Is NEET designed for exclusion?

NEET’s low cut-offs let in less qualified candidates. High costs for coaching and fees create economic barriers, making the exam exclusionary.

Published : Jul 10, 2024 10:43 IST - 8 MINS READ

Students protest over the NEET-UG and UGC-NET examinations issue outside the Ministry of Education in New Delhi on June 20, 2024.

Students protest over the NEET-UG and UGC-NET examinations issue outside the Ministry of Education in New Delhi on June 20, 2024. | Photo Credit: SHASHI SHEKHAR KASHYAP

Central examinations are a way of measuring performance, usually against certain predefined standards, and are intended to provide information on how individual students perform relative to the national or regional student population. Given that education itself is fraught with agency problems in developing economies, the role performed by central examinations may be pivotal to how the education system works. The information they generate is used by many stakeholders in, and even beyond, the education system.

Central examinations are considered an important element of meritocratic educational systems. There are two ways, broadly speaking, that one might conceive of meritocratic education. The standard narrow conception distributes certain educational goods and opportunities on merit. This conception is based on the premise that scarce educational goods such as admissions into universities are allocated in such a way that students with greater merit are prioritised. This version of meritocracy is typically invoked when demands for affirmative action or other non-merit-based policies arise.

The other is the broader view, where “meritocracy” refers to the practice of distributive justice, according to which certain economic goods (such as jobs and income) must be distributed in accordance with merit, and in order to do so one’s merit must satisfy certain other constraints. Merit is developed against a background of equality of opportunity. Given that education is one of the primary vehicles through which we develop merit, an education system rooted in meritocracy would need to adhere to a principle of equality of opportunity as well. This requires a commitment to embrace decidedly unmeritocratic, egalitarian approaches to allocate educational goods that would permit certain forms of “levelling down”.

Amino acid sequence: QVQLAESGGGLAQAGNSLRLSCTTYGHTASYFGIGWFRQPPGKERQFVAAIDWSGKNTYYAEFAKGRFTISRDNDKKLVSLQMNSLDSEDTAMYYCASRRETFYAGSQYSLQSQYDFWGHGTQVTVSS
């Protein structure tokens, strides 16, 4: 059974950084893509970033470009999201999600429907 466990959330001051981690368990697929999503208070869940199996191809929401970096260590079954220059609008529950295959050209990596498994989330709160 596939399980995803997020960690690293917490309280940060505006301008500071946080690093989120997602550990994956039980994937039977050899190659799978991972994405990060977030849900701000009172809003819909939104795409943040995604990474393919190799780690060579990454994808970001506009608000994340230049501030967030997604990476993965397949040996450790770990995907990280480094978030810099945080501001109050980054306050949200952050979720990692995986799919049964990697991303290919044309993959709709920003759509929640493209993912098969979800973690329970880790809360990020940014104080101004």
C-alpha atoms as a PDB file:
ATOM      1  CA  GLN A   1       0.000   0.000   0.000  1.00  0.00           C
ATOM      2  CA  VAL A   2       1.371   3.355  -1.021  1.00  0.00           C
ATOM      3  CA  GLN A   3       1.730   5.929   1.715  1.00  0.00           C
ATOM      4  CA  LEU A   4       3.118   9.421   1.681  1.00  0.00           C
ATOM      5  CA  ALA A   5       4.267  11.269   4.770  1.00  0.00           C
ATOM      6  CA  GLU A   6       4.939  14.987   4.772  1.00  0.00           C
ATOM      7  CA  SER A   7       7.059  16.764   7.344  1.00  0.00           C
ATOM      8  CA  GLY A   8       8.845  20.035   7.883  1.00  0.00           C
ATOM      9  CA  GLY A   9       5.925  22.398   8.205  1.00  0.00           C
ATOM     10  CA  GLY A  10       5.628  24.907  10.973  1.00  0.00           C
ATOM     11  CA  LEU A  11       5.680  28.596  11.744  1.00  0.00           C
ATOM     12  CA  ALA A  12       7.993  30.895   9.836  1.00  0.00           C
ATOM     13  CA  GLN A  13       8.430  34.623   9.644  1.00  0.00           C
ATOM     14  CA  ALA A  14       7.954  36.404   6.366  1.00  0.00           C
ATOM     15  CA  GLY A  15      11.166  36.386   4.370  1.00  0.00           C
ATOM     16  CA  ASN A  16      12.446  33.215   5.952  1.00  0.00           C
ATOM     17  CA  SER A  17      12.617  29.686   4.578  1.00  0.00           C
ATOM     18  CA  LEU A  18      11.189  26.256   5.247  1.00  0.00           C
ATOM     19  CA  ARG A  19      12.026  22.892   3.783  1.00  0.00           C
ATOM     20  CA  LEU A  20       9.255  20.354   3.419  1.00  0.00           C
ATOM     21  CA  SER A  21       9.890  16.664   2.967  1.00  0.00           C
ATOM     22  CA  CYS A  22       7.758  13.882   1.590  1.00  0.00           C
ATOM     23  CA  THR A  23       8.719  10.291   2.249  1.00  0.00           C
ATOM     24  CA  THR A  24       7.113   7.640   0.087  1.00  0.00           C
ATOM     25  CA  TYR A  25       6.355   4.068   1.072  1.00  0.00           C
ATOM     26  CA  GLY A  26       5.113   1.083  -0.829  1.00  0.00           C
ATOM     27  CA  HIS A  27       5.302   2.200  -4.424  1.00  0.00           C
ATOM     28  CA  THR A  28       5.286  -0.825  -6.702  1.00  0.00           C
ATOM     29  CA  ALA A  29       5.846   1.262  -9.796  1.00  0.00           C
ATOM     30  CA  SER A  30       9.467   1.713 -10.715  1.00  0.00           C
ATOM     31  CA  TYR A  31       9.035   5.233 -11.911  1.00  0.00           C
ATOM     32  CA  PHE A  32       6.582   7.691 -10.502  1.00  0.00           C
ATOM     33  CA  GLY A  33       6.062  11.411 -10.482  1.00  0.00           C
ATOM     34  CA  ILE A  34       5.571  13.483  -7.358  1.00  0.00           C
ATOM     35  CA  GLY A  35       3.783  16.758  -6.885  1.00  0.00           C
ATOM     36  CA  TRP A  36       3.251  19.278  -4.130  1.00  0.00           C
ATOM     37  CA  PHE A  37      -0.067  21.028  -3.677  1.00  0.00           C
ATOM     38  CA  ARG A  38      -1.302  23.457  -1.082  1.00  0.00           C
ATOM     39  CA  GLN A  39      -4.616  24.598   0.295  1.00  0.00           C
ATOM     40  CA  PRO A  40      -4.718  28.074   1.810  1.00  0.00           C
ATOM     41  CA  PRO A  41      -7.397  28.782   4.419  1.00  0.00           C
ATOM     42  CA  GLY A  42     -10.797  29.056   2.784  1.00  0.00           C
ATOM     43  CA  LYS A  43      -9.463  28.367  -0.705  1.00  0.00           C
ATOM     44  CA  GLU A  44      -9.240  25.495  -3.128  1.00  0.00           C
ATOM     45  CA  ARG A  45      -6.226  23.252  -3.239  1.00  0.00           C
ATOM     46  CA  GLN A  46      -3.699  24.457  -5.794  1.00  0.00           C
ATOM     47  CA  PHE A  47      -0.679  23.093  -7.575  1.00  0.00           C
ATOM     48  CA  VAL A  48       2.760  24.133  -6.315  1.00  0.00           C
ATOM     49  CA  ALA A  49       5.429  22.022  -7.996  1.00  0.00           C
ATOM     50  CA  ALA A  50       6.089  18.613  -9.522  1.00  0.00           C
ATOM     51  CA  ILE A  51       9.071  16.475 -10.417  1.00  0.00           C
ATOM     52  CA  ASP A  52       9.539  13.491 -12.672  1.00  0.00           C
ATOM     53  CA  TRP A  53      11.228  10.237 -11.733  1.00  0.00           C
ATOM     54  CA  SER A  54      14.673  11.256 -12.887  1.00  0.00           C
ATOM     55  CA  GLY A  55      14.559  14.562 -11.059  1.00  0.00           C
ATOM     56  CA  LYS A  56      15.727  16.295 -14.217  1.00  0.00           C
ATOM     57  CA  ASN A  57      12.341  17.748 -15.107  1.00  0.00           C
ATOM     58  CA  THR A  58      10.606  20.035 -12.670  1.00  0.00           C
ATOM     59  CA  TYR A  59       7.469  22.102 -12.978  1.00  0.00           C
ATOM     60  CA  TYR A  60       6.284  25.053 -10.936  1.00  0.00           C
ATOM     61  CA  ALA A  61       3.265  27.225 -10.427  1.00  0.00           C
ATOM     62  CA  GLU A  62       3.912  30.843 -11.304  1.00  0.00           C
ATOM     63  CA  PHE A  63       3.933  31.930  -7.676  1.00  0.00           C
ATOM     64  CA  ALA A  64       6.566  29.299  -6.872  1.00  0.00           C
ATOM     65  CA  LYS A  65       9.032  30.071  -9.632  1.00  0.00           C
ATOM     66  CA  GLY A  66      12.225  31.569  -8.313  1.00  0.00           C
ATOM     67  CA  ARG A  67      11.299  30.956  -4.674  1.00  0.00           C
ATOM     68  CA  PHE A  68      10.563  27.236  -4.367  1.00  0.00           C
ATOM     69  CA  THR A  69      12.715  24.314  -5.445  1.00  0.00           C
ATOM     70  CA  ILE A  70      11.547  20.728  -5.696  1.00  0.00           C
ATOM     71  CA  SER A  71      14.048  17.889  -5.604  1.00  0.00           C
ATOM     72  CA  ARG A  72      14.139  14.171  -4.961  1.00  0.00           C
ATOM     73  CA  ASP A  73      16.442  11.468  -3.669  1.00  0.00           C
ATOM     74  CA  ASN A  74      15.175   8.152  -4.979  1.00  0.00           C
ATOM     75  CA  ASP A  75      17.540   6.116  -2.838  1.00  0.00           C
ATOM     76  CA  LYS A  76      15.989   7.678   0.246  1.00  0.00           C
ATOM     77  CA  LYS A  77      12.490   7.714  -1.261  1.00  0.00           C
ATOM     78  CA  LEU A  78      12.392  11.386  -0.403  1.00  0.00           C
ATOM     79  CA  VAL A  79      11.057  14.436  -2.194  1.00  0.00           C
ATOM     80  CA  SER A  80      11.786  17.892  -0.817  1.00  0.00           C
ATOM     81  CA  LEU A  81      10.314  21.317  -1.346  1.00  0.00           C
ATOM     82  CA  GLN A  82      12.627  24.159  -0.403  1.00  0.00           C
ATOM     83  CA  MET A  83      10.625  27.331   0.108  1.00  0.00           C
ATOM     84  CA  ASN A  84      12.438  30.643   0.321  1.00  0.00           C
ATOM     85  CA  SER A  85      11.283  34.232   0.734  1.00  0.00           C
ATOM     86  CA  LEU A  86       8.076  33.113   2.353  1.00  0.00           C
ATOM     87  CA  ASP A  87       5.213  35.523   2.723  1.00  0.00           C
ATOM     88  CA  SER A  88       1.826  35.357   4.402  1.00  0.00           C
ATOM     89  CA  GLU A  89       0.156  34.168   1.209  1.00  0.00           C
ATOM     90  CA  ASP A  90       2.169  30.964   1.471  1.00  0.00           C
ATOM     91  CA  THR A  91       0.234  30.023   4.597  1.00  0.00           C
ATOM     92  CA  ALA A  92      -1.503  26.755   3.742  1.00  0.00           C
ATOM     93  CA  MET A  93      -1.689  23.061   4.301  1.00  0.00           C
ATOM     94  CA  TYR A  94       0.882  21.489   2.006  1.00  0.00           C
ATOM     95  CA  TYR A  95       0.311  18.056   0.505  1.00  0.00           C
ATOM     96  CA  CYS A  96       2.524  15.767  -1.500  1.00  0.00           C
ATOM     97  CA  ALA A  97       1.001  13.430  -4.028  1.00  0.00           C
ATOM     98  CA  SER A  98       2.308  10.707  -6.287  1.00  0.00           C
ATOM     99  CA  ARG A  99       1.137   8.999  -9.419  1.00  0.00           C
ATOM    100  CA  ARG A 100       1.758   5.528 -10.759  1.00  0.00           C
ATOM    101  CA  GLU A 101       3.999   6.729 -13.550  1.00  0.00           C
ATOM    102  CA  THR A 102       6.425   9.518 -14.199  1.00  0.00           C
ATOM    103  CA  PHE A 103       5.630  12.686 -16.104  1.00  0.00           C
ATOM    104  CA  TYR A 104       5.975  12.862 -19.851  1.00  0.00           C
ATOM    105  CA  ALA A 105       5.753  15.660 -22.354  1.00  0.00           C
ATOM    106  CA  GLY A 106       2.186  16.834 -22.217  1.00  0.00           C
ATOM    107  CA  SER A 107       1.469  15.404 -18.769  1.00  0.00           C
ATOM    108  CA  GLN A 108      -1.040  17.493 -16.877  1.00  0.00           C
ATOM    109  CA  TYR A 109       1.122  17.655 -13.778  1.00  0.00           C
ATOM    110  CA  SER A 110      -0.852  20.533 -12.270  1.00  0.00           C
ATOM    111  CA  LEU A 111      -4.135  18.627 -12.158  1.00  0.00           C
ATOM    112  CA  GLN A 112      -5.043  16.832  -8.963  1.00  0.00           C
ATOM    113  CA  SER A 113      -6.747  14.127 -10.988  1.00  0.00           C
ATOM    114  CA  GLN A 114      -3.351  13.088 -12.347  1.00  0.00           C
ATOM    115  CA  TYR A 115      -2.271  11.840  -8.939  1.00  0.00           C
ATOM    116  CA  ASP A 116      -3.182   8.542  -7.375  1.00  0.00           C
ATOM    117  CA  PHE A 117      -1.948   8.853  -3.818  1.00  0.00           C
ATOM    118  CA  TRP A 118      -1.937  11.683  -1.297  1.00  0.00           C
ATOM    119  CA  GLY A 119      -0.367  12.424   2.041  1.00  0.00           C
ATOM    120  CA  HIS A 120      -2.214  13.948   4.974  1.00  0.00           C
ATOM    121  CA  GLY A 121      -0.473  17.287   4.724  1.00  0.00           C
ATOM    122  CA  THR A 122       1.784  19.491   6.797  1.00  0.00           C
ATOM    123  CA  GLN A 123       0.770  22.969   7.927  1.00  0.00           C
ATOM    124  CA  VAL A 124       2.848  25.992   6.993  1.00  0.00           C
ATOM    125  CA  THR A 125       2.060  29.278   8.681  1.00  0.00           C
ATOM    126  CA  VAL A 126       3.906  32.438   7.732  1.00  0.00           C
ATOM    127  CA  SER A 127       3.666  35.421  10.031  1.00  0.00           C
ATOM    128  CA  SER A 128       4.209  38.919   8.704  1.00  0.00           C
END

A commitment to a meritocratic view involving distributive justice requires rejecting the narrow meritocratic conception of education. An understanding of the connections between meritocracy and equality of opportunity is vital to shed light on disagreements about the role and value of equality of opportunity in education. Central examinations in India, and the National Eligibility cum Entrance Test (NEET) in particular, are designed with the narrow conception of meritocracy and therefore manufacture exclusion.

In India’s federal system, centralised examinations such as NEET, conducted in order to admit students into undergraduate medical courses, generate both horizontal and vertical imbalances. The health of its citizens is the de facto responsibility of States. Article 21 of the Constitution protects the “right to life”, which presupposes a right to access reasonable healthcare. Public health is a subject on which State governments can legislate almost exclusively. State public health departments offer preventive and curative services to elevate the quality of life of their citizens. The majority of medical colleges are run by State governments; they play a critical role in producing healthcare professionals, who form the backbone of States’ health infrastructure for timely delivery of public health.

Also Read | Rising student suicides shock Kota, India’s coaching capital

Medical education thus needs to be conceptualised from a broader perspective than just institutions of higher education as it generates and maintains an important public service, namely, the healthcare system. This highlights the need for a “systems thinking” approach to deliver quality public healthcare, which has faced challenges, especially after the COVID pandemic.

As State governments run the public health system, they require greater autonomy in deciding inputs to ensure better outcomes, and entry into medical colleges is a critical input on which States require freedom to sustain their health systems. A centralised process would curb the autonomy of States and result in arbitrary allocation of inputs, skewing their healthcare systems and leading to inter-State and intra-State imbalances in terms of both inputs and outcomes. Further, a unilateral change in the selection of healthcare professionals through NEET without a consultative mechanism to assess its impact on a State’s healthcare system, while also ignoring the social and economic implications of such a process, leads to the exacerbation of inequalities, which gets perpetuated owing to the lack of autonomy.

Multiple levels of exclusion

The exclusionary aspects of NEET surface at multiple levels. First, an examination rooted in meritocracy dilutes the entry standards to open the floodgates of medical education to non-meritorious candidates, which is evident in the low cut-off scores for qualifying. The cut-off score this year is 164 out of 720, which is 22.78 per cent. In 2022, it was 16.36 and in 2023 19.03 per cent. The qualifying percentile of NEET-PG (postgraduate) and NEET-SS (super speciality) courses was slashed to zero percentile in 2023 under instructions from the Ministry of Health and Family Welfare.

“The qualifying percentile of NEET for Postgraduate and Superspeciality courses was slashed to zero percentile in 2023 under instructions from the Ministry of Health and Family Welfare.”

Reducing the qualifying percentile only allows private medical colleges to make money and facilitates large-scale corruption by the blocking of seats. As a result, students with high merit are not able to get admission, while those with low scores and more money secure admission. So much for meritocracy that a test with questions in physics, chemistry, botany and zoology makes it possible for students who score in single digits in any one subject to qualify and become medical professionals by virtue of marks in other subjects.